11 June 2009

Looking thru the shell of a snail


We are looking at a juvenile Mesodon thyroidus, a common land snail snail of northeast North America. Unlike the shells of old adults, its was still thin and translucent. So the flash shining from underneath revealed its organs.

The yellow arrow is pointing at the snail's lung, specifically, at the primary pulmonary vein. The long tube curving around the spire of the snail's shell, marked by the orange arrow, is the rectum at the end of the snail's digestive system. The dark matter filling it towards the back is feces on their way out. The white arrow is highlighting a red organ. Frankly, I am not sure of its identity. It could be the albumen gland or the ovotestis or a part of the digestive gland. When I get a chance, I will compare its position with those of the organs of some preserved Mesodon and come up with a more definite name for it.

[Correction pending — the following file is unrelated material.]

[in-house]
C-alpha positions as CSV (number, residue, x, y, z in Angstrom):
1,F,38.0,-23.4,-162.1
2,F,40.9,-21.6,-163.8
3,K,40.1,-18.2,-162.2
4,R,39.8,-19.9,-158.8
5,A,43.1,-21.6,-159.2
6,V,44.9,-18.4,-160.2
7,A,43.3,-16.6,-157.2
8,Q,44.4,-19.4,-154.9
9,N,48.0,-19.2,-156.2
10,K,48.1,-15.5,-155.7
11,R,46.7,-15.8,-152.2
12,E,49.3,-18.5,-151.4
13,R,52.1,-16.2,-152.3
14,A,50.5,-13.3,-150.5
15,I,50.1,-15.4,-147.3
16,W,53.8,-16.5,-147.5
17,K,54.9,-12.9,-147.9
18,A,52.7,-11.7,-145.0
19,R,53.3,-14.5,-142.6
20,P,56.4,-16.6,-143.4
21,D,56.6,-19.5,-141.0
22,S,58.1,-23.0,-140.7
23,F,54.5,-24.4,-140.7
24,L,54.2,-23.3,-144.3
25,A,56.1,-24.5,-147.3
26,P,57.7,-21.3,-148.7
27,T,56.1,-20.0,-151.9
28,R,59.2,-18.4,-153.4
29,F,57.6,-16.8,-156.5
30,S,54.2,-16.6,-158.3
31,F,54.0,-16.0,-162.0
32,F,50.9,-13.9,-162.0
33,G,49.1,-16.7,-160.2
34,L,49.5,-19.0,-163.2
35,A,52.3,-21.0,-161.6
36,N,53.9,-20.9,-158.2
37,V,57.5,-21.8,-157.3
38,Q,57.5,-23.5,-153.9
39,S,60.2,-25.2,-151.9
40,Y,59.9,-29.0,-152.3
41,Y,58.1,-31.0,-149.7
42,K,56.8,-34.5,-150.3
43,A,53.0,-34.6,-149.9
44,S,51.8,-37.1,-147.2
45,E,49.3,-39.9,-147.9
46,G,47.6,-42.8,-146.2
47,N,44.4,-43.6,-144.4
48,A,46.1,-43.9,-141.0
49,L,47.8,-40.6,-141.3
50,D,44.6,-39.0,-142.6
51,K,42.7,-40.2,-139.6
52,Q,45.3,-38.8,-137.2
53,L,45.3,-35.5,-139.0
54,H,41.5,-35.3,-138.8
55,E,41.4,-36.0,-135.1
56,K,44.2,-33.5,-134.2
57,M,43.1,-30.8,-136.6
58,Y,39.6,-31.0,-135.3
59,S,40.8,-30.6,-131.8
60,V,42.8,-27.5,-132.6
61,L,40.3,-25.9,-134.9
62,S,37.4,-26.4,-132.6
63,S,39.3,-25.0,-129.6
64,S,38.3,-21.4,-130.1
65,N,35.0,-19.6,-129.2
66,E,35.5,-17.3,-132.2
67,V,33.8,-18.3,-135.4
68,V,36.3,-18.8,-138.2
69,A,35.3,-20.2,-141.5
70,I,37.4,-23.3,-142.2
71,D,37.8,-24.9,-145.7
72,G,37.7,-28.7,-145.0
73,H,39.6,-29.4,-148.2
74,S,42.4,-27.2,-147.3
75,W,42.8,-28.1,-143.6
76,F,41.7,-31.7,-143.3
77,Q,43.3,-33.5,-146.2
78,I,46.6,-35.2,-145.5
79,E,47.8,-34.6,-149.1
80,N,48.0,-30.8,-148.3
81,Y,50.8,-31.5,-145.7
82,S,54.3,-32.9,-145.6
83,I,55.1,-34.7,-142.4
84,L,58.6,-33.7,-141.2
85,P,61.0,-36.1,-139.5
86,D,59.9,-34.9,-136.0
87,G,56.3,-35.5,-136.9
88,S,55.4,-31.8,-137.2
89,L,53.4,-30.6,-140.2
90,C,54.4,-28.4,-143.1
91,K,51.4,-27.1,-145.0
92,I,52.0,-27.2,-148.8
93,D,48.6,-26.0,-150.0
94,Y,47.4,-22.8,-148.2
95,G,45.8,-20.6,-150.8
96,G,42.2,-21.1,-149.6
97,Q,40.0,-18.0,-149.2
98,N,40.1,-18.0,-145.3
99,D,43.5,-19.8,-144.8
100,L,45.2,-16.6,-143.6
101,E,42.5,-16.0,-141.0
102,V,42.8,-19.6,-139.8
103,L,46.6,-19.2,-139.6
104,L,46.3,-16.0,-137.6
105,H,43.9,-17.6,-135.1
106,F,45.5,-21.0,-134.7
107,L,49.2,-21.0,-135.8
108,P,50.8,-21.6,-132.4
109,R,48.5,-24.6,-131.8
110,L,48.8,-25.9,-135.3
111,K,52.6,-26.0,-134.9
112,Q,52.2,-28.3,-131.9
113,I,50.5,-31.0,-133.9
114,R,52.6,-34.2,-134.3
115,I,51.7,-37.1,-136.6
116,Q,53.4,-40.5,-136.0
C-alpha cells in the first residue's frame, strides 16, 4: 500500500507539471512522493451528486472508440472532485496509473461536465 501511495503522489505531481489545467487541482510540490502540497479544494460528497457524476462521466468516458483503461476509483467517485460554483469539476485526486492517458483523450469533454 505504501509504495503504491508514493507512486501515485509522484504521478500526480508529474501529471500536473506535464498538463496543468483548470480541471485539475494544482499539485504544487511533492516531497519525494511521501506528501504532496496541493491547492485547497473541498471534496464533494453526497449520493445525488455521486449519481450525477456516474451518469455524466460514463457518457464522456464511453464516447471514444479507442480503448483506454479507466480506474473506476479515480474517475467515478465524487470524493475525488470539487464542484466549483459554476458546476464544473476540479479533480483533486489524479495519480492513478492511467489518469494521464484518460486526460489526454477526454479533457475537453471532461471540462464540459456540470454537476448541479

Here is a previous post about another backlit snail.

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